The participants’ characteristics were summarized using means and standard deviations or frequencies and percentages, as appropriate. Normality of data distribution was checked using skewness-kurtosis test. As the number of observations was > 40 for each group, no transformations were applied to the variables of interest. For the current analysis, participants were classified into 4 groups as follows: No FOF and no falls; no FOF and falls; FOF and no falls; FOF and falls. First, between-group comparisons were performed using one-way analysis of variance (ANOVA) with Bonferroni corrections or Chi-square test, as appropriate. Second, univariate and multiple linear regression analyses were performed to examine the association between CoV of stride time (dependent variable) and FOF (independent variable) adjusted on walking speed and participants’ baseline characteristics. Third, a logarithmic regression of the association between STV and walking speed of participants separated into four groups based on FOF and history of falls was performed to identify threshold value of walking related to increase in STV. P-values less than 0.05 were considered as statistically significant. All statistics were performed using SPSS (version 19.0; SPSS, Inc., Chicago, IL, USA).
Among 1,023 included participants, 60.5% (n = 619) were non-fallers without FOF, 19% (n = 194) fallers without FOF, 9.9% (n = 101) non-fallers with FOF, and 10.7% (n = 109) fallers with FOF. As shown in Table 1, the prevalence of women and the number of drugs daily taken were higher among participants with FOF compared to those without FOF (P < 0.025), regardless of the history of previous falls. Participants with FOF walked slower than those without FOF (P < 0.008). STV was significantly higher in fallers with FOF compared to non-fallers without FOF (P = 0.003).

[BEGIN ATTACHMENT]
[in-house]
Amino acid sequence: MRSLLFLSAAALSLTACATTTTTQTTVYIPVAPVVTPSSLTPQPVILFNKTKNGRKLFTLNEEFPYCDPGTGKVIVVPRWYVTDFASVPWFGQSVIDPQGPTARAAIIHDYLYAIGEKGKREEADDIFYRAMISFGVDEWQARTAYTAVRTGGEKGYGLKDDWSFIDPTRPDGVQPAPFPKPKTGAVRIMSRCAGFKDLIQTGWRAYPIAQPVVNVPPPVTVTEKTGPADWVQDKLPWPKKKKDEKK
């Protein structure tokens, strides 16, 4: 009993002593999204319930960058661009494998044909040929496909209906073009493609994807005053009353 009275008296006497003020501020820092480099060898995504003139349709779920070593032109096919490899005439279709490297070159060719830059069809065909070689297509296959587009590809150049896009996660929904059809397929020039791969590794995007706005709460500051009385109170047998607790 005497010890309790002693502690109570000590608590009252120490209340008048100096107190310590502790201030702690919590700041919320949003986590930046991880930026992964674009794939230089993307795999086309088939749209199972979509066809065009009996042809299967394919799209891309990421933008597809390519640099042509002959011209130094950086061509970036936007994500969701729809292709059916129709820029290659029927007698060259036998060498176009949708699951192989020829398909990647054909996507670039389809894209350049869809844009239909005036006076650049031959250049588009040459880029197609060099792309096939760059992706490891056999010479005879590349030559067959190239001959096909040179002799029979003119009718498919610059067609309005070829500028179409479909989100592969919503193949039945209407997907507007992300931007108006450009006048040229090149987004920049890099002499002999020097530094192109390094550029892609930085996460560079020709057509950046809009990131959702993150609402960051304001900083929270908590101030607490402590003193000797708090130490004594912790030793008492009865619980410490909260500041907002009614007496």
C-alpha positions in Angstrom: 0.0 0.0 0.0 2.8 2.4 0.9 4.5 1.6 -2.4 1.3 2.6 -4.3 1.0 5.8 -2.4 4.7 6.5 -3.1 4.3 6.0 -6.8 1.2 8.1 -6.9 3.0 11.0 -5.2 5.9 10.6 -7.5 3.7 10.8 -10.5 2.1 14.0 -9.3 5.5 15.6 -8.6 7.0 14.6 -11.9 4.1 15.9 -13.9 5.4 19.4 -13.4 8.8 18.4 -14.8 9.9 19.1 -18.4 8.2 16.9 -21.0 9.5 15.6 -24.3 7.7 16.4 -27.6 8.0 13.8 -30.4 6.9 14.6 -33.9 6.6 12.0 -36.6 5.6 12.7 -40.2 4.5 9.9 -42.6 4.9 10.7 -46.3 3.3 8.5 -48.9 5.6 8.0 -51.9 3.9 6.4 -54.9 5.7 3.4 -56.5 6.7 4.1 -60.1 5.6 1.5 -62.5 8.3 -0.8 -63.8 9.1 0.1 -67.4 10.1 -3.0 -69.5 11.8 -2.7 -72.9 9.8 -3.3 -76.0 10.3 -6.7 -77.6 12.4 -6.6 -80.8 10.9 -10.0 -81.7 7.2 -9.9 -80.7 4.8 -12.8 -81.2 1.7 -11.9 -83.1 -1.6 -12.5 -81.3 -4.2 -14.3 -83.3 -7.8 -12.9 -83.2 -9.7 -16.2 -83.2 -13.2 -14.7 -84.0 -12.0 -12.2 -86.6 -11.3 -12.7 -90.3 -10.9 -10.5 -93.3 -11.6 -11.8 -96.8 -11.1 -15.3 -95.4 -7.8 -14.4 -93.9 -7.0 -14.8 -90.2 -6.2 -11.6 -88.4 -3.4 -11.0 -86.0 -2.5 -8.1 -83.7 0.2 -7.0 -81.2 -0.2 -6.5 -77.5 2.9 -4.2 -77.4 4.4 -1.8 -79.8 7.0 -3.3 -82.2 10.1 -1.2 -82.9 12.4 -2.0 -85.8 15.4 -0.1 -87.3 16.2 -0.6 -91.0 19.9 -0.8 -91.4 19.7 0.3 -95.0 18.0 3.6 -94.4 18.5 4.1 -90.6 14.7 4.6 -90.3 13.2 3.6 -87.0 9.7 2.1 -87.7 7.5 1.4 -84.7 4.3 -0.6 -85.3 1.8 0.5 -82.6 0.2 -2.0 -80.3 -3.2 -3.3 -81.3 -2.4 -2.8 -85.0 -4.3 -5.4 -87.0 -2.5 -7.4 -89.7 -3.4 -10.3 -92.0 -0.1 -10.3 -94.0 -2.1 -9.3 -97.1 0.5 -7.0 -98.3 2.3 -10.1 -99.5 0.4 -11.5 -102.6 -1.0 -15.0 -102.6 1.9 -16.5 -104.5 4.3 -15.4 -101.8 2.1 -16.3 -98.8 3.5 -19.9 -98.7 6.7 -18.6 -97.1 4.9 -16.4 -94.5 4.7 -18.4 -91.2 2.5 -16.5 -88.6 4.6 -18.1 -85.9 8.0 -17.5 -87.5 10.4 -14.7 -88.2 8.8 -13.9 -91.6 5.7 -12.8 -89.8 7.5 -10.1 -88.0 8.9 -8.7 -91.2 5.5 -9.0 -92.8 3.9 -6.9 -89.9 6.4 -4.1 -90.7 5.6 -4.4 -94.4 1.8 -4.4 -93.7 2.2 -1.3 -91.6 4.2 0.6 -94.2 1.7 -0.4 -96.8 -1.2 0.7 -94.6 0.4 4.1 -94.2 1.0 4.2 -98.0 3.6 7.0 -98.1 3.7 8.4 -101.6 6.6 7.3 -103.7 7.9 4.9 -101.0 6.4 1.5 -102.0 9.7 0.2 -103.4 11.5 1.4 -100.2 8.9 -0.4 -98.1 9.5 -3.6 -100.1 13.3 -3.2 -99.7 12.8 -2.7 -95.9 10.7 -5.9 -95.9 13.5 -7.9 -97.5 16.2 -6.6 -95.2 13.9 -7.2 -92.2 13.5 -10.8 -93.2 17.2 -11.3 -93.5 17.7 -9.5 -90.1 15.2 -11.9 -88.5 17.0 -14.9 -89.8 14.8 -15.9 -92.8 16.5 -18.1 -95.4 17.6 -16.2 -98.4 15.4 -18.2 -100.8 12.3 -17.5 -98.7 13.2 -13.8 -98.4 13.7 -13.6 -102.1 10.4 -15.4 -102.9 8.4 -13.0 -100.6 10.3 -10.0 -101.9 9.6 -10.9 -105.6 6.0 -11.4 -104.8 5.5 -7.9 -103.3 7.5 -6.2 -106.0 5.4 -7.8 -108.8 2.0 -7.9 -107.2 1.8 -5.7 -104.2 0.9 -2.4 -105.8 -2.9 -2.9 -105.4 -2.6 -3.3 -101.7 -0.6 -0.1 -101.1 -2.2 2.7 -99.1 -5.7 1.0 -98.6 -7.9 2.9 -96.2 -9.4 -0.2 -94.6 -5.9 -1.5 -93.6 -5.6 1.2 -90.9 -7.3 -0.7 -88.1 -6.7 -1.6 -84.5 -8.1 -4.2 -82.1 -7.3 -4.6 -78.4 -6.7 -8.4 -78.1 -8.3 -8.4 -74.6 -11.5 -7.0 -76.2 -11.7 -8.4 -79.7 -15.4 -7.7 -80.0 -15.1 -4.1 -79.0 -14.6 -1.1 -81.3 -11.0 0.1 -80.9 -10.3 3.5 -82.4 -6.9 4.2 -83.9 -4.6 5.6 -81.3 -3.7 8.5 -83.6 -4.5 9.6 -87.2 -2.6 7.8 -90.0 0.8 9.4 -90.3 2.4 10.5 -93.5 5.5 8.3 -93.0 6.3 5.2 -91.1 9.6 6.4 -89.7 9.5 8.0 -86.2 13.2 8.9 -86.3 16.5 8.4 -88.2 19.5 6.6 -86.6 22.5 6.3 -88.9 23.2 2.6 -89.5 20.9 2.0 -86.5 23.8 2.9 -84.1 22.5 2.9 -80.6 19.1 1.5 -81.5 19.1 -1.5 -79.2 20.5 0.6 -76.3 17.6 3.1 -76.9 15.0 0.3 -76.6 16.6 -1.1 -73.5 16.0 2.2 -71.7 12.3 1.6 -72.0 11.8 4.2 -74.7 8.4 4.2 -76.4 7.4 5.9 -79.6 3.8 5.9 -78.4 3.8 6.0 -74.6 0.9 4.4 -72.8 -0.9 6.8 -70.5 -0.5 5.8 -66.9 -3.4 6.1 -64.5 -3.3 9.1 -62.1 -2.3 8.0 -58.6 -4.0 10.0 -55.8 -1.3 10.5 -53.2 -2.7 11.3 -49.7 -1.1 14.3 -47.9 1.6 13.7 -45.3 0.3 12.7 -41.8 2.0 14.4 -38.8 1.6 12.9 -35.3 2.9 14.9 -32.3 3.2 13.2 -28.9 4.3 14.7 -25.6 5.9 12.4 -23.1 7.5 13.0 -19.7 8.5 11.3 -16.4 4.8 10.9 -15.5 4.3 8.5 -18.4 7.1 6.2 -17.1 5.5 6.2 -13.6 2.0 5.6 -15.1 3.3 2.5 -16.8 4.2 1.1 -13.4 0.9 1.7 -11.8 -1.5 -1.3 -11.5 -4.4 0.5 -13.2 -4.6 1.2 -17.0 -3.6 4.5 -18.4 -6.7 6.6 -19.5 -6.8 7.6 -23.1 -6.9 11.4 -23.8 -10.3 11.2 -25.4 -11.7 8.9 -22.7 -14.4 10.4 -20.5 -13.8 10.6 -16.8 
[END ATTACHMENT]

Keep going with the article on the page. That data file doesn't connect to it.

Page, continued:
Table 2 presents results from linear regression models investigating the association between CoV of STV and FOF. The univariate model shows that FOF with or without history of previous falls was associated with higher STV (P < 0.040). Age was positively associated with increase in STV when waking speed was not used as a covariable in the multiple regression models (P < 0.003). Gender, number of drugs daily taken per day, BMI, lower-limb proprioception, visual acuity, use of psychoactive drugs and cognitive impairment were not associated with STV. Adjustment on age, female gender, number of drugs daily taken per day, BMI, lower limb proprioception and visual acuity showed that only the combination of FOF with history of previous falls was associated to an increased STV (P < 0.015). Further adjustment on walking speed, as well as on cognitive parameters (i.e., use of psychoactive drugs, and cognitive impairment) made the association non significant. The adjusted R-squared for all models were low but increased with the adjustment on covariables (R2 = 0.011 for model 1, R2 = 0.026 for model 2, R2 = 0.028 for model 3, R2 = 0.043 for models 4 and 5).The association between STV and walking speed for the four groups of participants was assessed using a logarithmic regression (Figure 1). The mean and the median of STV for each group of participants were calculated. Results showed that lower walking speed value were associated to an increase in STV (P < 0.001). STV decreased when walking speed was: >1.18 m/s in the group of participants with no FOF and no falls; >1.14 m/s in those with no FOF and falls; >1.09 m/s in those with FOF and no falls; and >1.04 m/s in those with FOF and falls.